Bottoms Up is a weekly feature on Backhand Shelf that admits that sometimes the underdog doesn’t win: sometimes they just lose and lose and lose some more. This week, two new teams joined the ranks of the underest of underdogs.

This week, two teams managed to escape the clutches of the cellar, if only temporarily. Both the New York Islanders and Anaheim Ducks have won 6 of their last 10 games and have managed to move into 13th in their respective conferences. In their place, we welcome the Tampa Bay Lightning and Edmonton Oilers to Bottoms Up.

The Ducks have picked up points in 7 straight games: only 27 wins in 37 games to go! The return of Jason Blake to the lineup has helped balance their scoring, as he has 8 points in 8 games since returning. Teemu Selanne has 8 points in the 7-game streak, while Corey Perry has 7 goals in his last 8 games.

More importantly, the Ducks are giving up fewer goals against. They have given up more than 2 goals against just once during the streak, when rookie goaltender Iiro Tarkki gave up three goals in relief of an injured Jonas Hiller. Fortunately, that game was against the Columbus Blue Jackets, so the Ducks were able to score 7 goals on Steve Mason and Curtis Sanford for the win.

As for the Islanders, it’s been all John Tavares, all the time. The Islanders star is currently on an incredible 11-game point streak, with 19 points in that time. His success has driven the success of the top line, as Matt Moulson has 15 points in his last 10 games and is on a 6-game point streak, while PA Parenteau has 9 points in his last 7 games.

The problem with the Islanders is depth scoring, and while Kyle Okposo has 6 points in his last 6 games, Michael Grabner and Frans Nielsen have been inconsistent offensively. After the second line and Mark Streit, the scoring drops off a cliff. If the Islanders want to continue their winning ways, they’ll need to find a way to get more secondary scoring. Otherwise, when Tavares falters, the Islanders will too.

The success of the Ducks and Islanders means we have two newcomers to the Eastern and Western Conference basements. Each are a bit surprising in their own ways.

The Tampa Bay Lightning shocked* the league last season, as the hiring of Steve Yzerman as GM and Guy Boucher as head coach paid immediate dividends. After three years of missing the playoffs, the Lightning rode strong seasons from Steven Stamkos and Martin St. Louis to a fifth place finish in the Eastern Conference. Indeed, they had an identical 46-25-11 to the eventual Stanley Cup Champion Boston Bruins and took the Bruins to 7 games in the Eastern Conference Finals.

Everything looked set for the Lightning to compete for top spot in the Southeast Division. Instead, their goaltending fell apart.

Yzerman picked up the hoary Dwayne Roloson at the trade deadline last season and he was solid for the Lightning down the stretch, putting up a .912 SV% and a 2.56 GAA. Compare that to the tandem of Dan Ellis and Mike Smith, who had .889 and .899 SV% respectively. Roloson was a marked improvement and was even better in the playoffs, posting a .924 SV% and 2.51 GAA and giving up just one goal in the deciding game 7 in the Eastern Conference Finals.

The Lightning were hoping to get one more good season out of Roloson at the age of 42 before finding a more permanent solution in goal and brought in veteran Mathieu Garon as insurance. Together they have been the worst goaltending duo in the NHL.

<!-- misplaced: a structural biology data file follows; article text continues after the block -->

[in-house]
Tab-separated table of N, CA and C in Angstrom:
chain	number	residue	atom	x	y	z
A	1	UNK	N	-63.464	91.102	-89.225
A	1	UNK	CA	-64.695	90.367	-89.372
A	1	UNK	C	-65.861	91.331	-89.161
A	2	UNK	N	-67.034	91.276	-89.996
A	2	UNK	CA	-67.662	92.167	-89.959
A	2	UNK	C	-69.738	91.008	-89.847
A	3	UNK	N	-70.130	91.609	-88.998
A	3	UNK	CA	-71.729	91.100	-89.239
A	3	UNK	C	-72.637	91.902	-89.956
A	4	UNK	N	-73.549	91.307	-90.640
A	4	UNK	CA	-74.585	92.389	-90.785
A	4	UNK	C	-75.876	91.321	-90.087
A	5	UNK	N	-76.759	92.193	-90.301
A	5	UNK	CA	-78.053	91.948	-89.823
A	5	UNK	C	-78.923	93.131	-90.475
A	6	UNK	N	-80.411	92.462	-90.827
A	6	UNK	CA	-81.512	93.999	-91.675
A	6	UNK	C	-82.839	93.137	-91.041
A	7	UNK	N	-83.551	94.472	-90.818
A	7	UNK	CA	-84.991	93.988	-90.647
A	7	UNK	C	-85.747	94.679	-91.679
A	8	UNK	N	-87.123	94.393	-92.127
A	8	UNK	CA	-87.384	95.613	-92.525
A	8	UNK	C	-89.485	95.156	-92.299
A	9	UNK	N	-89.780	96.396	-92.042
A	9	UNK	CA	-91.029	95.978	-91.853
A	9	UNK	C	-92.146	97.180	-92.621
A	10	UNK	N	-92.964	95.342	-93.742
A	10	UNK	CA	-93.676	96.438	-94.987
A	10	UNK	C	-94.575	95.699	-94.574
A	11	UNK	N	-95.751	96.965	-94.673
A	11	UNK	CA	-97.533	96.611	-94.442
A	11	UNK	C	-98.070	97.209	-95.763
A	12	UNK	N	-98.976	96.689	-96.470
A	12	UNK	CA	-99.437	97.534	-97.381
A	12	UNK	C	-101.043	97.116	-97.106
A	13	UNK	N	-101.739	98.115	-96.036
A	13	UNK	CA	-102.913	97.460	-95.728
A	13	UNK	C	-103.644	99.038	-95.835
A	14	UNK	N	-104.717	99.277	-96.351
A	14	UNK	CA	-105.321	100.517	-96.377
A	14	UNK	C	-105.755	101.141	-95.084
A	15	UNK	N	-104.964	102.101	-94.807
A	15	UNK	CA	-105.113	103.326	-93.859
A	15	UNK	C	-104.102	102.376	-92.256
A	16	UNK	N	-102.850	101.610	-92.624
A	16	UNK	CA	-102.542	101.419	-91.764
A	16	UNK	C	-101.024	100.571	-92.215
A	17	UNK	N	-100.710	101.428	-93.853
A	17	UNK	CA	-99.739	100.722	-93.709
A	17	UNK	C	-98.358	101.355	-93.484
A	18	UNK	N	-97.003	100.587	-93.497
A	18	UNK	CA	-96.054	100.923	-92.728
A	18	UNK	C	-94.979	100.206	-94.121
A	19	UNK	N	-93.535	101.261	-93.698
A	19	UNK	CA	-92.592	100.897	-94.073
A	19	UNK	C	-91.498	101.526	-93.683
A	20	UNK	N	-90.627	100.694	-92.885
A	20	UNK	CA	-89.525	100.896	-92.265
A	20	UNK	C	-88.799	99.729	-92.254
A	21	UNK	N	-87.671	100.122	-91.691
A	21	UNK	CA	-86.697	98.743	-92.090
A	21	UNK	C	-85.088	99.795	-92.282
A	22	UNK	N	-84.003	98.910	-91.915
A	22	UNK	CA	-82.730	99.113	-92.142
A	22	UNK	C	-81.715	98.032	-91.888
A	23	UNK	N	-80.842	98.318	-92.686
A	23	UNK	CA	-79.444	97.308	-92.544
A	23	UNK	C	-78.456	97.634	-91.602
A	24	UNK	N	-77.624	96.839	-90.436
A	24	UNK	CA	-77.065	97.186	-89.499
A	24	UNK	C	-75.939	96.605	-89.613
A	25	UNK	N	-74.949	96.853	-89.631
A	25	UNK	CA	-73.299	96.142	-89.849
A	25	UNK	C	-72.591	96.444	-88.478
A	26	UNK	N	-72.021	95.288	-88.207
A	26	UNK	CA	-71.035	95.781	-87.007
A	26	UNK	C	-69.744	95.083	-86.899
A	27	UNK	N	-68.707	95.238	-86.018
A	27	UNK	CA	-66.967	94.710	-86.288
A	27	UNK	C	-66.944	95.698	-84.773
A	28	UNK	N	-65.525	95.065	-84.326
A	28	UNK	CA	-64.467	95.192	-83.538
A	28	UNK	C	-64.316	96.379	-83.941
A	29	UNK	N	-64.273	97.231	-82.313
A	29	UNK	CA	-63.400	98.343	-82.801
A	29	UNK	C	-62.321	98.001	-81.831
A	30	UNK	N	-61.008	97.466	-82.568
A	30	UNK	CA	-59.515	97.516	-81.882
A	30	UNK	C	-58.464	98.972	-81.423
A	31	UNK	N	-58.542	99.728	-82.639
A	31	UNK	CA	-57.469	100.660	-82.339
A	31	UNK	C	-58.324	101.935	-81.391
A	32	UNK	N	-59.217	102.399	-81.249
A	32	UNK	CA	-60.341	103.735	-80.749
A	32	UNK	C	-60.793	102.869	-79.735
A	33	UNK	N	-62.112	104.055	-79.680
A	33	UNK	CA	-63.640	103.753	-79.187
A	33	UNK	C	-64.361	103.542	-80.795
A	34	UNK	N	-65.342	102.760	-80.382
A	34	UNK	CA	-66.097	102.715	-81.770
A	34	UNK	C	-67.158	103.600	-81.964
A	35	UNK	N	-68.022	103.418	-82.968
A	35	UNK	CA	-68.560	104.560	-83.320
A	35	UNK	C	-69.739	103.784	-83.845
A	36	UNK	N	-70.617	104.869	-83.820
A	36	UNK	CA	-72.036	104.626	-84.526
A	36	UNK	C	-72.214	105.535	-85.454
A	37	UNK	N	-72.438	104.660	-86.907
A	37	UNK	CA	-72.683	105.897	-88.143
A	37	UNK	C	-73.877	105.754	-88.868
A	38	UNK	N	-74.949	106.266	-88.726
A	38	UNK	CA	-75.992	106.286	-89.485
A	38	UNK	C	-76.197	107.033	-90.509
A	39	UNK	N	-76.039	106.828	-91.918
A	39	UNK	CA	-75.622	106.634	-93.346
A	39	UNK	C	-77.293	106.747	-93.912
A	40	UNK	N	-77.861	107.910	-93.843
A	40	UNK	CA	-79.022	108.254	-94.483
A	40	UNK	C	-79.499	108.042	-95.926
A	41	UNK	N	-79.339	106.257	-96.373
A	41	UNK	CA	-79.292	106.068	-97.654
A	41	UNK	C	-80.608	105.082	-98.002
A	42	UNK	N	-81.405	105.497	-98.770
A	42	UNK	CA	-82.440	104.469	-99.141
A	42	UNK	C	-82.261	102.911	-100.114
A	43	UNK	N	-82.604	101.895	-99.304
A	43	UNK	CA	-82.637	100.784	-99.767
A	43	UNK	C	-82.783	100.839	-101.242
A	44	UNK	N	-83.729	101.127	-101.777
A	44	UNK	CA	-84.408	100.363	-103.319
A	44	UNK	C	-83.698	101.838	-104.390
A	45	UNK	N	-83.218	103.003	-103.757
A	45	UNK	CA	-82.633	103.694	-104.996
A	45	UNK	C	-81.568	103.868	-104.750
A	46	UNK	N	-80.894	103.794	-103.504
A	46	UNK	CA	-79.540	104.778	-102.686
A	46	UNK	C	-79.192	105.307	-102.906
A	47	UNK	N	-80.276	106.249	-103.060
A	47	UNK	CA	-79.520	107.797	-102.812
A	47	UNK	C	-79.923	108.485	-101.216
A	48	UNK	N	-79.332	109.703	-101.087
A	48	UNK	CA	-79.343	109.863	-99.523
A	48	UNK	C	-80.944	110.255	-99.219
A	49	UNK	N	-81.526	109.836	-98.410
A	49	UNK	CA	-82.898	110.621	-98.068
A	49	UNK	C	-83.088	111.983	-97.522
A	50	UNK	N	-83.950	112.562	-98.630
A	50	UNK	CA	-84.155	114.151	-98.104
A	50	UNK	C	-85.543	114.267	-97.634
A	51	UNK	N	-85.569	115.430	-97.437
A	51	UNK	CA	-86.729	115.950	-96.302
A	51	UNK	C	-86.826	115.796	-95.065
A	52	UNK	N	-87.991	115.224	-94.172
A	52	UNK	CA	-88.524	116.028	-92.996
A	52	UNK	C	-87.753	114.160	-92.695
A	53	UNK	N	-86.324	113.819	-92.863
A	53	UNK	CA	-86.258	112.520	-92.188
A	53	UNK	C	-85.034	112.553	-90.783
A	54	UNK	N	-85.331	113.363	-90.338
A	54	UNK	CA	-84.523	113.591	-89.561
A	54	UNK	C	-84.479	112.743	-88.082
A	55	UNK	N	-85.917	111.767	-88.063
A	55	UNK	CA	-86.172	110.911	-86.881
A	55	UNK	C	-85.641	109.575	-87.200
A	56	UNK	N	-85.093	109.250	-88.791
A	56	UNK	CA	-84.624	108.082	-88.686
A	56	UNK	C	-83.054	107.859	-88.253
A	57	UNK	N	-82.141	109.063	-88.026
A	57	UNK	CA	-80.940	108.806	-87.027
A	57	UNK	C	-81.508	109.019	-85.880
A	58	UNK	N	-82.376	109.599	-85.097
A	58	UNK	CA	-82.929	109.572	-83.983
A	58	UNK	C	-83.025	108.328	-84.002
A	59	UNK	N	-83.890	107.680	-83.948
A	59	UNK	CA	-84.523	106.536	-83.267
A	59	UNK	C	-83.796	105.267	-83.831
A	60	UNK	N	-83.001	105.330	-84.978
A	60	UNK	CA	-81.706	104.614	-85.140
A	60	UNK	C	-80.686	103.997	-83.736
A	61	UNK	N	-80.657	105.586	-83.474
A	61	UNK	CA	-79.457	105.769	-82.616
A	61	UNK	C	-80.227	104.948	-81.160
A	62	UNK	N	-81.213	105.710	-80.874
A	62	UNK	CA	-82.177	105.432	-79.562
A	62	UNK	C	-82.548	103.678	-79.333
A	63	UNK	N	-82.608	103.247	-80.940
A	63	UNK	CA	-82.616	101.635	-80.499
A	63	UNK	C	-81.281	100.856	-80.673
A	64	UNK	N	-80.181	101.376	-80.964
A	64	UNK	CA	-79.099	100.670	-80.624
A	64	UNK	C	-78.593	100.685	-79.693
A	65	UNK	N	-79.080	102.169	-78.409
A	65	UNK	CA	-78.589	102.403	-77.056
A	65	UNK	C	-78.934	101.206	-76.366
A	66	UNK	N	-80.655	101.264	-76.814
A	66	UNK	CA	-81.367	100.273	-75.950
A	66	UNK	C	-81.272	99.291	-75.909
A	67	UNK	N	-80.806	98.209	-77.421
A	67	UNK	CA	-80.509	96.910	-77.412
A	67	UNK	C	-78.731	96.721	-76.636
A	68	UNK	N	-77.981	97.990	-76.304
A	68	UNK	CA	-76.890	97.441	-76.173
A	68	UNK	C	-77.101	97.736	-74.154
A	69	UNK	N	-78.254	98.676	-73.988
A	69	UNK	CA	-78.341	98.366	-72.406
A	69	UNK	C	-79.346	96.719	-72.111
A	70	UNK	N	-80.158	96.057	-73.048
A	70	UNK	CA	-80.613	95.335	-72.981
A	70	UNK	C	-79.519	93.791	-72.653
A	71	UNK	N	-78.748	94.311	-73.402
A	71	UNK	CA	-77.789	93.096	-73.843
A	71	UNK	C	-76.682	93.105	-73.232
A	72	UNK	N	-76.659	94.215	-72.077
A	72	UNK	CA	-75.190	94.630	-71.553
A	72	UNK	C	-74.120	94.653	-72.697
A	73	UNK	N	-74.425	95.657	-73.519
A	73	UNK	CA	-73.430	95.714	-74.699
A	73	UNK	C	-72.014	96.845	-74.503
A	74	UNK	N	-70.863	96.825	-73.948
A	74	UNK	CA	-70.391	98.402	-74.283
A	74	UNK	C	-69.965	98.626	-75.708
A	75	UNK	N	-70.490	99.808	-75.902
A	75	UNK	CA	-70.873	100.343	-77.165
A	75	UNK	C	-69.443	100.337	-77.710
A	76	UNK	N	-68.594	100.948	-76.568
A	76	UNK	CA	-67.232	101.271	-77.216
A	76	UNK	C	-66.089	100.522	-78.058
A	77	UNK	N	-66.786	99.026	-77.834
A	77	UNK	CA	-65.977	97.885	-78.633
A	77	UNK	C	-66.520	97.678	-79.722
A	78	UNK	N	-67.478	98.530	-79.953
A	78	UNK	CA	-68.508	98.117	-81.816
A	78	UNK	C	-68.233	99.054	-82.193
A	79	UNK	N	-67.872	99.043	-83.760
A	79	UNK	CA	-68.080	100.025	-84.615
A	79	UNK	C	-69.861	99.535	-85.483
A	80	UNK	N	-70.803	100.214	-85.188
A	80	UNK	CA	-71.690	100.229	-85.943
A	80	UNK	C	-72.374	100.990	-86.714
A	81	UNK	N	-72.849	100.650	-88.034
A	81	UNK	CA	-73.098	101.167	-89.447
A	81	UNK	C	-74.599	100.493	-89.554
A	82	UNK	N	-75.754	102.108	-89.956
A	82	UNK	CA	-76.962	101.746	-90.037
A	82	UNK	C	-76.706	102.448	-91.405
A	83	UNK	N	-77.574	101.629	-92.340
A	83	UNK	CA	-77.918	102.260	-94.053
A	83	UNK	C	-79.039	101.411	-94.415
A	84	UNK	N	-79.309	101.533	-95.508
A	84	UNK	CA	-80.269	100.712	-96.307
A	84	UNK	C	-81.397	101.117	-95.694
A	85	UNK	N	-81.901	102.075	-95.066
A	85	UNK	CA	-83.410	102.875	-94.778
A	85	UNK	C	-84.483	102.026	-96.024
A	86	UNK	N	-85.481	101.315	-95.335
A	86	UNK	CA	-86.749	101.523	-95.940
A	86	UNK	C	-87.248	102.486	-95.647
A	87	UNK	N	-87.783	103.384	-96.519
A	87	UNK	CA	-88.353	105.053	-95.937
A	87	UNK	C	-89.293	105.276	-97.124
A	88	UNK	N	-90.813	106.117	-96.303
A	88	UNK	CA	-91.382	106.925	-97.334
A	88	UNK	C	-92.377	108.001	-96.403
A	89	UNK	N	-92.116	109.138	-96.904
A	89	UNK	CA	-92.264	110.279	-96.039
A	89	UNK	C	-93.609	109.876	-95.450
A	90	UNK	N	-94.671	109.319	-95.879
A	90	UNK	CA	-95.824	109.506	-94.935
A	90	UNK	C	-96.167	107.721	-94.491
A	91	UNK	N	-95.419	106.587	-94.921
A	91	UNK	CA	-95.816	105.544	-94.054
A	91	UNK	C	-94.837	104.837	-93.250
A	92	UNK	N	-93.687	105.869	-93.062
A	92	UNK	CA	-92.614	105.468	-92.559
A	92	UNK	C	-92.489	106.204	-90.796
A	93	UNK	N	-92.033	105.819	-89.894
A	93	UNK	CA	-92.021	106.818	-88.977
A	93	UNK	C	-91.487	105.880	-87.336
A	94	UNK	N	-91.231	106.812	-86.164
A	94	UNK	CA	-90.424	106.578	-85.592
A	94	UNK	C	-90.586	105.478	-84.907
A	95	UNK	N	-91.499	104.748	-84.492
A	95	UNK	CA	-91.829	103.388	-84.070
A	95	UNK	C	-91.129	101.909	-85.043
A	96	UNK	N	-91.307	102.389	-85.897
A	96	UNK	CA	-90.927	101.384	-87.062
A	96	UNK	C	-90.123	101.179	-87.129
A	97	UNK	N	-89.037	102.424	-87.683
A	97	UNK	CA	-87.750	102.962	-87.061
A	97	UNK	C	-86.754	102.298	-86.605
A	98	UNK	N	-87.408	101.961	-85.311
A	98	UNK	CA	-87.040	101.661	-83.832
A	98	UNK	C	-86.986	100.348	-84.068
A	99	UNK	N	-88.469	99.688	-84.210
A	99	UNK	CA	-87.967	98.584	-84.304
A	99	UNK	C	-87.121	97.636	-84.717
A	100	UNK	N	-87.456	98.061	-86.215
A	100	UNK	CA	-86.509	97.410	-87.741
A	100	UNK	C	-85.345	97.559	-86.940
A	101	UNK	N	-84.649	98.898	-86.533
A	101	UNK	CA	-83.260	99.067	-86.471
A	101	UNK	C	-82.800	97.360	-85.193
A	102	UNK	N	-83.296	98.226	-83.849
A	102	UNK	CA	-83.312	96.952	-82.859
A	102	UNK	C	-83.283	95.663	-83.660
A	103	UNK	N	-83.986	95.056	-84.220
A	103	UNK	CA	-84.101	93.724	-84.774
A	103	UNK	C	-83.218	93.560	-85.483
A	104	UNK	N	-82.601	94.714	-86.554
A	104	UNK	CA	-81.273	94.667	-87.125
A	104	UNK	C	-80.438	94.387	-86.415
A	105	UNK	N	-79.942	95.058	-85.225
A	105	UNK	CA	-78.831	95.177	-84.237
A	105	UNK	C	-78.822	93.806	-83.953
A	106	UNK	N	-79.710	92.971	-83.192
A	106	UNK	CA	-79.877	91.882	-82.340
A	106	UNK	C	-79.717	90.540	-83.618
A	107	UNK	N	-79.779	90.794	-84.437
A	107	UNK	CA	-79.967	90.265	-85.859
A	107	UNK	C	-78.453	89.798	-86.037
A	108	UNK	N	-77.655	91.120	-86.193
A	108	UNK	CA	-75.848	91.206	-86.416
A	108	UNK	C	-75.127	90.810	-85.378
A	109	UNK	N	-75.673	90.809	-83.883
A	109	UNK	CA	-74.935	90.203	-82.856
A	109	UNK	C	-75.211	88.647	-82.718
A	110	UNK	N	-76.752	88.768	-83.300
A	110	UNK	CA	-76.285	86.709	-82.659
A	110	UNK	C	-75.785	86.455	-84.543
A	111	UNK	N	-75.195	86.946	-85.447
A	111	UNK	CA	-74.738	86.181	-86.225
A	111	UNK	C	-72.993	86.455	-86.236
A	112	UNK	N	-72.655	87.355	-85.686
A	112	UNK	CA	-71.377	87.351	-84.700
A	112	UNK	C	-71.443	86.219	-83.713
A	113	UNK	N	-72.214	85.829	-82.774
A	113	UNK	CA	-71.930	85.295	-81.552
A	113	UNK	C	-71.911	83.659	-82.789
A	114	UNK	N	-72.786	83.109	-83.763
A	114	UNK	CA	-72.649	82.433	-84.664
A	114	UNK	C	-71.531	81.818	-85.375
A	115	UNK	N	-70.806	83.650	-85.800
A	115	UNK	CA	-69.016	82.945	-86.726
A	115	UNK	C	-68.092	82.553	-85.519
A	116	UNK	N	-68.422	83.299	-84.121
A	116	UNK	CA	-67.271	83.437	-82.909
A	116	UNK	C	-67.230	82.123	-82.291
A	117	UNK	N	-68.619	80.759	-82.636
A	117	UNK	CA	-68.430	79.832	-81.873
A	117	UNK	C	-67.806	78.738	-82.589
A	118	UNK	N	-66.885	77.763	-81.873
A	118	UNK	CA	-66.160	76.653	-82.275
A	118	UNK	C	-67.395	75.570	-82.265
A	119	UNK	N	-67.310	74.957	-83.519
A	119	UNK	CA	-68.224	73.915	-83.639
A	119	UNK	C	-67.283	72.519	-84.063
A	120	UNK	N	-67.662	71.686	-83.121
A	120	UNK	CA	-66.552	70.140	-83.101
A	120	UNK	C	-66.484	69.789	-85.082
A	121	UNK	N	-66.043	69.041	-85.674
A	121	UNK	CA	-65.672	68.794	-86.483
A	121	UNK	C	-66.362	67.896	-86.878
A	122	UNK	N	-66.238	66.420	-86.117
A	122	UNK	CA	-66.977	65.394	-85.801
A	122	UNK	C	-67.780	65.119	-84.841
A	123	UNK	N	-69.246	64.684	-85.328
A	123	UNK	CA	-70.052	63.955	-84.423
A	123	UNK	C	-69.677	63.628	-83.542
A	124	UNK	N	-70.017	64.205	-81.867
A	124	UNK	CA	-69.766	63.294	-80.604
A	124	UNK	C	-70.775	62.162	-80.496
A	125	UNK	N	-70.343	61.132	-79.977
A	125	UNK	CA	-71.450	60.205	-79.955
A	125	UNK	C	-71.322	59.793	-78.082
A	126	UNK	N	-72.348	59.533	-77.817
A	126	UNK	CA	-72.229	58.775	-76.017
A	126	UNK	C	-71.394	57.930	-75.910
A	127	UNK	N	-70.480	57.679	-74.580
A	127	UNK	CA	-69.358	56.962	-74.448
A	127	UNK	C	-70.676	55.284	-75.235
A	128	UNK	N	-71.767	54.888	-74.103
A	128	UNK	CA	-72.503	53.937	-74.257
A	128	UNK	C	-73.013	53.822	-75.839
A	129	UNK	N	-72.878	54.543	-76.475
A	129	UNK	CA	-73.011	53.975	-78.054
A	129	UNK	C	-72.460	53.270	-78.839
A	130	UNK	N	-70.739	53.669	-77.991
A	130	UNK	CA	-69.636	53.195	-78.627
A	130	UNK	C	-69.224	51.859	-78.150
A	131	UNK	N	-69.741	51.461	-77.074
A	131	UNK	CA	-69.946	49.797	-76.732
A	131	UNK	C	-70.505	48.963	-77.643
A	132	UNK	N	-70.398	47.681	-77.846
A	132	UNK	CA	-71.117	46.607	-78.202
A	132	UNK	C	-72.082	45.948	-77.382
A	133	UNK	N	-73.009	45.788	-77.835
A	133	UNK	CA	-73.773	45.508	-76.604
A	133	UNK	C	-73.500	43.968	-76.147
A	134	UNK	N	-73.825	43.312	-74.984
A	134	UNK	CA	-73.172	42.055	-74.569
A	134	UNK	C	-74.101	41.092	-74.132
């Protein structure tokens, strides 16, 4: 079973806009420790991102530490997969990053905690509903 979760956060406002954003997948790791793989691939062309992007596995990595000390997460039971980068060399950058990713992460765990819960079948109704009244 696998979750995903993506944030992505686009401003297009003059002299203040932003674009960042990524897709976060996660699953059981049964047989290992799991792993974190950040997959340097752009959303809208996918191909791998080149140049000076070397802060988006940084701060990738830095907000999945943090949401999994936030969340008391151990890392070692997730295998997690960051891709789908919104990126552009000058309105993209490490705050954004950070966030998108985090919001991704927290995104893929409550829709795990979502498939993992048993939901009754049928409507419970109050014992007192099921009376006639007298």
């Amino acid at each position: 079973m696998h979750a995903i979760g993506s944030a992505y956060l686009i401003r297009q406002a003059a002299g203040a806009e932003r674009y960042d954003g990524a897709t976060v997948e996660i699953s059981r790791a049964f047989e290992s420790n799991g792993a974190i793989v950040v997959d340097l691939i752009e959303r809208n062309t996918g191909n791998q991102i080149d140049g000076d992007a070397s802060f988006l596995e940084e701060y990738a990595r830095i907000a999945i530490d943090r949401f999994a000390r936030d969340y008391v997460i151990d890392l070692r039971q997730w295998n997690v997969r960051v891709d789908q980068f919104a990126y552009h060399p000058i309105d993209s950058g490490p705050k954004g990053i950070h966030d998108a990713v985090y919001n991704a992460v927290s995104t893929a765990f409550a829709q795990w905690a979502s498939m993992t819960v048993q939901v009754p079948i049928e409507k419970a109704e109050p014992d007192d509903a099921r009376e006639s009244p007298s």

Among eligible goaltenders, Roloson currently has the worst save percentage and goals against average in the league at .880 and 3.68. Garon has been better, but not by much. His .901 SV% and 2.95 GAA are both ranked 37th out of 45 eligible goaltenders. It should come as no surprise, then, that the Lightning allow the most goals in the NHL.

As for the Oilers, they came out of the gate on fire: after one month they had a 9-3-2 record and were leading the Northwest Division. That’s when thing went off the rails. The Oilers have won just 8 games since November 8th but have lost 22.

Part of the problem has been injuries, as the Oilers have lost Ryan Nugent-Hopkins, Jordan Eberle, Ales Hemsky, and Taylor Hall at different points in the season, but the main issue is that they were never as good as their record indicated. While the Oilers have a wealth of young forwards, they have a complete lack of quality defencemen to move the puck up to those forwards.

The only team that takes fewer shots per game than the Oilers is the Anaheim Ducks. Without a solid group of defencemen who can transition the puck from the defensive to the offensive zone, the Oilers’ offence will suffer. They had a chance to pick up a potential franchise defenceman, which they desperately need, in the last draft, but decided to go with Nugent-Hopkins over Adam Larsson.

The problem is that they have a number of young, talented forwards who they rushed into the lineup. The Oilers claim they’re rebuilding, but they are wasting the entry-level contracts of their young stars by pushing them into the lineup before they have all the pieces necessary to compete. A competent defence corps is one of those necessary pieces. Unfortunately, the Oilers management is under the impression that Cam Barker is a competent defenceman, so it seems unlikely things will improve.

So welcome to the basement Lightning and Oilers! There’s some Mac & Cheese in the fridge and I think there’s one clean bowl in the cupboard, so you’ll have to wash another one if you’re both hungry. One of you has the futon, the other has the couch. You can fight over it.

*This is a terrible pun and I sincerely apologize.